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Oral eltanexor treatment of patients with higher-risk myelodysplastic syndrome refractory to hypomethylating agents
Journal of Hematology & Oncology volume 15, Article number: 103 (2022)
Patients with higher-risk myelodysplastic syndromes (MDS) refractory to hypomethylating agents (HMAs) have limited therapeutic options and an expected overall survival (OS) of 3–5 months. Eltanexor is an investigational oral selective inhibitor of nuclear export with low central nervous system penetrance and an acceptable tolerability profile. Preclinical studies suggest that myeloid malignancies are sensitive to nuclear export inhibition. Eltanexor exhibited efficacy in hematologic models, supporting exploration in a clinical trial. This phase 1/2 study (NCT02649790) assessed single-agent activity of eltanexor in patients with higher-risk MDS and 5–19% myeloblasts. Two starting doses of eltanexor were evaluated: 20 mg (n = 15), 10 mg (n = 5), both administered on days 1–5 each week of a 28-day cycle. Twenty patients with primary HMA-refractory MDS, with a median age of 77 years (range 62–89), and a median of two prior treatment regimens (range 1–4) were enrolled. Of these, 15 were evaluated for efficacy and 20 for safety. The overall response rate (ORR) was 53.3%, with seven patients (46.7%) achieving marrow complete remission (mCR) and one additional patient achieving hematologic improvement (HI). In the 10 mg group, three patients (60%) reached mCR and two (40%) stable disease (SD), while for 20 mg, four patients (40%) had mCR and two (20%) SD. A total of three patients (20%) had HI and became transfusion independent ≥ 8 weeks. Median OS for the efficacy-evaluable patients (n = 15) was 9.86 months (7.98, NE). Overall, the most frequently reported treatment-related adverse events were nausea (45%), diarrhea (35%), decreased appetite (35%), fatigue and neutropenia (both 30%). Single-agent oral eltanexor was active, safe, and well tolerated in patients with higher-risk, primary HMA-refractory MDS.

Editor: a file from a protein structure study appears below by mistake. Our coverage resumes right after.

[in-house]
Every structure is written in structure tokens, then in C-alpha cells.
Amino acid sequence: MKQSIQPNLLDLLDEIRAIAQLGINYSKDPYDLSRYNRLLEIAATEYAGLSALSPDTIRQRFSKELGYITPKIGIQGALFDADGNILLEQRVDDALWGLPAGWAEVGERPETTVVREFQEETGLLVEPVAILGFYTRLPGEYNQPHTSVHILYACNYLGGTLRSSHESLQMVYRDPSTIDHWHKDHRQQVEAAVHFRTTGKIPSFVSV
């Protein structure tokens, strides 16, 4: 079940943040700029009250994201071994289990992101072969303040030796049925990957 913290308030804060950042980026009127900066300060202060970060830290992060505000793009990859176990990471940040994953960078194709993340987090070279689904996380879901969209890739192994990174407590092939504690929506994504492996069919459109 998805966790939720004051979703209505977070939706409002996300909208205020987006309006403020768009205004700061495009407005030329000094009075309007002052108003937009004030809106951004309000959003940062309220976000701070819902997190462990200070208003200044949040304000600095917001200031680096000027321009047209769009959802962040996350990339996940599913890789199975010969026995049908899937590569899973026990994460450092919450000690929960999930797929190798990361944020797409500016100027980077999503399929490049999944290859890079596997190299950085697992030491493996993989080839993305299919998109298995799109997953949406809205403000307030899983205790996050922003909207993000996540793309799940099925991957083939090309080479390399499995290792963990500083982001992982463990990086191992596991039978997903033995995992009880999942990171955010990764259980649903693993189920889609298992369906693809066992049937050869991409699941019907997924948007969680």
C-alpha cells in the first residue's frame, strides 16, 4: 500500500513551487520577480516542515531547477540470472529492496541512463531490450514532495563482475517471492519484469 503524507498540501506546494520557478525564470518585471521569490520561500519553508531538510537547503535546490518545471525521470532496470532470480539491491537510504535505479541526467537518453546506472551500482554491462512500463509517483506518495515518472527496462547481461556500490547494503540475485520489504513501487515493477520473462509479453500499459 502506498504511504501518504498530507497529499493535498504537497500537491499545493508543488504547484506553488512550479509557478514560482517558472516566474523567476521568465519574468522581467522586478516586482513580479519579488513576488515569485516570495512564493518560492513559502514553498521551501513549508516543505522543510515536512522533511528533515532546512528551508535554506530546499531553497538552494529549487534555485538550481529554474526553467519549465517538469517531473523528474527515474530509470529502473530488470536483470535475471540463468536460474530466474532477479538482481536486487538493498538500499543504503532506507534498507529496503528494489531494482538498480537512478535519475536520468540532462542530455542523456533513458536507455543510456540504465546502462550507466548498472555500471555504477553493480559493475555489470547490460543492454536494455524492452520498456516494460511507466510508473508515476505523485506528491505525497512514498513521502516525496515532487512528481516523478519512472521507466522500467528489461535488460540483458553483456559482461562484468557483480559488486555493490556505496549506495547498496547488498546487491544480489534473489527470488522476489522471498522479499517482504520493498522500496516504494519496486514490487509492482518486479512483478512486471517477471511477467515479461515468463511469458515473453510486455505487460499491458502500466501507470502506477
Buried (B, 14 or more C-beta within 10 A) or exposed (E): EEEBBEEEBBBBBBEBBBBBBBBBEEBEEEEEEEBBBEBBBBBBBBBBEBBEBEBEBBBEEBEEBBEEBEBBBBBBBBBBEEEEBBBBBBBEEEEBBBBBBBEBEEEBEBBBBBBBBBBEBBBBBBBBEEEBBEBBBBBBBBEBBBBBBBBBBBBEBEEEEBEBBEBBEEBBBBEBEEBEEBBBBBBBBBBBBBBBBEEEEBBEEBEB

To the Editor:
Higher-risk myelodysplastic syndrome (MDS) carries a significant risk of progression to acute myeloid leukemia (AML) and decreased survival . Hypomethylating agents (HMAs) are first-line therapies for this population, demonstrating tolerability and improved overall survival (OS) [2,3,4,5]. However, HMAs are not curative for MDS, and thus, treatment of refractory or relapsed higher-risk MDS patients after HMA therapy represents a profound unmet medical need, with no approved therapeutics and median OS (mOS) of 4–5.6 months [6, 7].
Selective inhibitor of nuclear export (SINE) compounds are a class of novel and specific antagonists of the karyopherin exportin 1 protein (XPO1). Eltanexor is a reversible, oral SINE compound, which in non-clinical AML mouse studies showed robust single-agent activity, with improved tolerability and overall survival [8, 9]. We therefore analyzed eltanexor treatment in a phase 1 cohort of patients with higher-risk, HMA-refractory MDS.
Twenty patients with MDS were treated with single-agent eltanexor at a starting dose of 20 mg (n = 15) or 10 mg (n = 5) on days 1–5 of each week of each 28-day cycle (Additional file 1: Figure S1). The majority of patients were aged ≥ 75 years with de novo MDS, and all patients had MDS primary refractory to HMAs (Additional file 1: Table S1).
Of the 20 patients, seven (35%) had marrow complete remission (mCR), including two patients that also achieved hematologic improvement (HI). One (5%) additional patient had HI and stable disease (SD), and four patients (20%) had SD. Overall, the disease control rate (DCR) was 60% (95% CI 36.1–80.9), and the overall response rate (ORR) was 40% (95% CI 19.1–64.0). Of the 20 patients enrolled, 15 patients were evaluable for efficacy, as five 20 mg patients discontinued the study and were thus not evaluable for disease response; ORR for the efficacy-evaluable patients was 53.3% (95% CI 26.6–78.7; Table 1).